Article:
Processing Your Payment

Please do not leave this page until complete. This can take a few moments.

October 29, 2020

67 more employees laid off at Jay paper mill, still recovering from April explosion

File photo The Androscoggin Mill in Jay, shown in this 2018 photo, was the site an April explosion that has led to layoffs of over 170 workers.

A third layoff since July at the Jay paper mill previously crippled by an industrial explosion has put 67 more employees out of work.

The layoff on Wednesday is the largest of three that Pennsylvania-based Pixelle Specialty Solutions has made following the April 15 rupture of a pulp digester, which sent plumes of debris and smoke into the air but miraculously injured no one. 

The accident, still under investigation, forced Pixelle to close the mill’s pulp production. After arranging other pulp supplies, the mill laid off 59 workers in July and 51 in September. The total of the layoffs, 177, represent more than a third of the plant’s roughly 500-employee workforce earlier this year.

On July 9, Pixelle said it would reduce the mill’s employment over time in order to operate competitively under its scaled-down configuration. In a statement Wednesday, Manager Eric Hanson said the mill expects to complete fixing damage, determining the root cause of the rupture, and developing a new strategic plan before the end of the year.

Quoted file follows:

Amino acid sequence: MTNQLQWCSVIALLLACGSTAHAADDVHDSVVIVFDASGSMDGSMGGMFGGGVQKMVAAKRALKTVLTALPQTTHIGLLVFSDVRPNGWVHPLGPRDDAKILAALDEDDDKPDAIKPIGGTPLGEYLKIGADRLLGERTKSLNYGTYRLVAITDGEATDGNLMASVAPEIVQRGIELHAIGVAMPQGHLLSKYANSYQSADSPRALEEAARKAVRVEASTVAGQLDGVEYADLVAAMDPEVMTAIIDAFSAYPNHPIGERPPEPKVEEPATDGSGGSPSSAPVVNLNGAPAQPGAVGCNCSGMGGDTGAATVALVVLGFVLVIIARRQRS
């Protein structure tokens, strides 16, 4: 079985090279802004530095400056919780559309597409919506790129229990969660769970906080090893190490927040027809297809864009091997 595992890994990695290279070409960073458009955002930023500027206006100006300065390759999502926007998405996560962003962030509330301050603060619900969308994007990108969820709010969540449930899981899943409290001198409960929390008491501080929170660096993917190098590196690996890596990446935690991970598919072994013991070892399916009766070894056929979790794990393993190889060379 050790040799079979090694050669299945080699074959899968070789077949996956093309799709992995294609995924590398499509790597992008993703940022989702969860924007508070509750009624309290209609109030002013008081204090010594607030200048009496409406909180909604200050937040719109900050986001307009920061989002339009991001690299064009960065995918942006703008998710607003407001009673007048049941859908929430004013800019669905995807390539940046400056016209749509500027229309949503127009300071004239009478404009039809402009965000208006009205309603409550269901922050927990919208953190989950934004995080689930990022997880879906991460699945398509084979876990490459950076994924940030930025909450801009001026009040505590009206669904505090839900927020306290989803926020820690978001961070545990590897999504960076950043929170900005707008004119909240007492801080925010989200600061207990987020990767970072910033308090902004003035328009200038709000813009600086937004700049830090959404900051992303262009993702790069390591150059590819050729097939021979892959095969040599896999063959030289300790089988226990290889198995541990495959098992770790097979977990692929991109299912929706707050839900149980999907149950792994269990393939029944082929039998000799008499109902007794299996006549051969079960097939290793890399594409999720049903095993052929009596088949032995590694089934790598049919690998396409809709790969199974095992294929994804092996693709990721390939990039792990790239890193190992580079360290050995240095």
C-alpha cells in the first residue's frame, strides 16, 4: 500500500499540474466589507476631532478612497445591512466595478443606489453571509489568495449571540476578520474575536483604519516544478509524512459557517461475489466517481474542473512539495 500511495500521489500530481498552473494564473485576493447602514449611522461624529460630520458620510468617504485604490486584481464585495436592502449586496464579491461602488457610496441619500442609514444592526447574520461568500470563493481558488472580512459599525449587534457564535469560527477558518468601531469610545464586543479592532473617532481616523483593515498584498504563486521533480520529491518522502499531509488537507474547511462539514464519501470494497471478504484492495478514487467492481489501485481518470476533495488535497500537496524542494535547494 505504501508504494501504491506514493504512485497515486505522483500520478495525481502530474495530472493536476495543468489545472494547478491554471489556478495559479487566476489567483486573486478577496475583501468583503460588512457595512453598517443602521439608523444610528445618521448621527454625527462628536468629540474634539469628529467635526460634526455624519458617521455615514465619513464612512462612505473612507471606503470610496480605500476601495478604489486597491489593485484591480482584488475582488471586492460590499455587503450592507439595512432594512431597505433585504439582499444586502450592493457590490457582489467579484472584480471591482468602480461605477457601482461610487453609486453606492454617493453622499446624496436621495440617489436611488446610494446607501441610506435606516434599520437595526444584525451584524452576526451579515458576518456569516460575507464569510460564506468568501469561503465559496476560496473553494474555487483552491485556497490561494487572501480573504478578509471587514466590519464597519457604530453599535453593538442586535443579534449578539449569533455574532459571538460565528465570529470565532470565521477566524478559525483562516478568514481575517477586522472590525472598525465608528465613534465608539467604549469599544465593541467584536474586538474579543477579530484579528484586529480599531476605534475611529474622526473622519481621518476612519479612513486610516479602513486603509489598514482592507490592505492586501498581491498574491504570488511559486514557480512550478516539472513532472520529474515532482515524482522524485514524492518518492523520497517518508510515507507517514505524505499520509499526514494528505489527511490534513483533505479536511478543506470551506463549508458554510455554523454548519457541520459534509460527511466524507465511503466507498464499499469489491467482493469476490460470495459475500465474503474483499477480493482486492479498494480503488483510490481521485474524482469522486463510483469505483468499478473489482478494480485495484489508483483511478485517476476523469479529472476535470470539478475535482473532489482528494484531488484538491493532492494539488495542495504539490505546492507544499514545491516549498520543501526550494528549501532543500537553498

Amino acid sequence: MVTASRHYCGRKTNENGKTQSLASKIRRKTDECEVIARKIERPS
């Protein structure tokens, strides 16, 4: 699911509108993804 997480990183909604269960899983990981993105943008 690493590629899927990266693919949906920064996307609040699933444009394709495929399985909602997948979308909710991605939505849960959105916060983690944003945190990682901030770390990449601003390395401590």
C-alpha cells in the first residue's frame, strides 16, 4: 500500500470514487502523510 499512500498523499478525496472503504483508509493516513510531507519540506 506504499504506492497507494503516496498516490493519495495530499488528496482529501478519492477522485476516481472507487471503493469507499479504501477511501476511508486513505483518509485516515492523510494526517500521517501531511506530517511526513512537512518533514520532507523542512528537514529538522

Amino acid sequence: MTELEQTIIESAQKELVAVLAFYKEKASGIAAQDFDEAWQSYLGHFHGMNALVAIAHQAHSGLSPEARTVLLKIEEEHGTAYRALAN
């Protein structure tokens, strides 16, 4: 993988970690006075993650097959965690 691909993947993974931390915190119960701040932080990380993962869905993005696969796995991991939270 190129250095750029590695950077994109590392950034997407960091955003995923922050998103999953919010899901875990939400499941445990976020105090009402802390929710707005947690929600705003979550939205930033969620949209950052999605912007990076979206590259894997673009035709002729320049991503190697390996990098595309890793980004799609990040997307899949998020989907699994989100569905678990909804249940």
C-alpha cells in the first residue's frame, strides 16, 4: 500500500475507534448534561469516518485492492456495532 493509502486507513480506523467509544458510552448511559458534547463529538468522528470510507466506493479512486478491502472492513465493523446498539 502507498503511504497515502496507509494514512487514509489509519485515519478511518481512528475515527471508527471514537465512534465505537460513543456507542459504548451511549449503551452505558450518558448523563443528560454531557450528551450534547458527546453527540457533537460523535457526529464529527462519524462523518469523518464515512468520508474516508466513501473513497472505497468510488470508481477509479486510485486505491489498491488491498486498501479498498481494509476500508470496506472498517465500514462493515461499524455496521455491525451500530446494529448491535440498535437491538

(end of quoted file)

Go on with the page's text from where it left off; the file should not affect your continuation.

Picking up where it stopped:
“This process is time-intensive and we need to execute correctly to help ensure long-term success,” Hanson said. “The mill’s employees are extraordinary. With the digester rupture occurring in the middle of the pandemic and its related impacts, they have operated the mill in a safe and environmentally responsible manner and provided exceptional product quality and service to our customers.”

The laid-off workers will receive compensation, benefits and job placement assistance, he added. Meanwhile, the Jay plant is continuing to produce specialty products with two functioning paper machines.

Pixelle, which is privately owned and currently has about 2,400 employees, purchased the Androscoggin Mill, along with one in Wisconsin, in February from Verso Corp. (NYSE: VRS). The $400 million deal followed a contentious dispute with an investor group, which had made several takeover attempts of Verso since 2017.

Sign up for Enews

Related Content


Order a PDF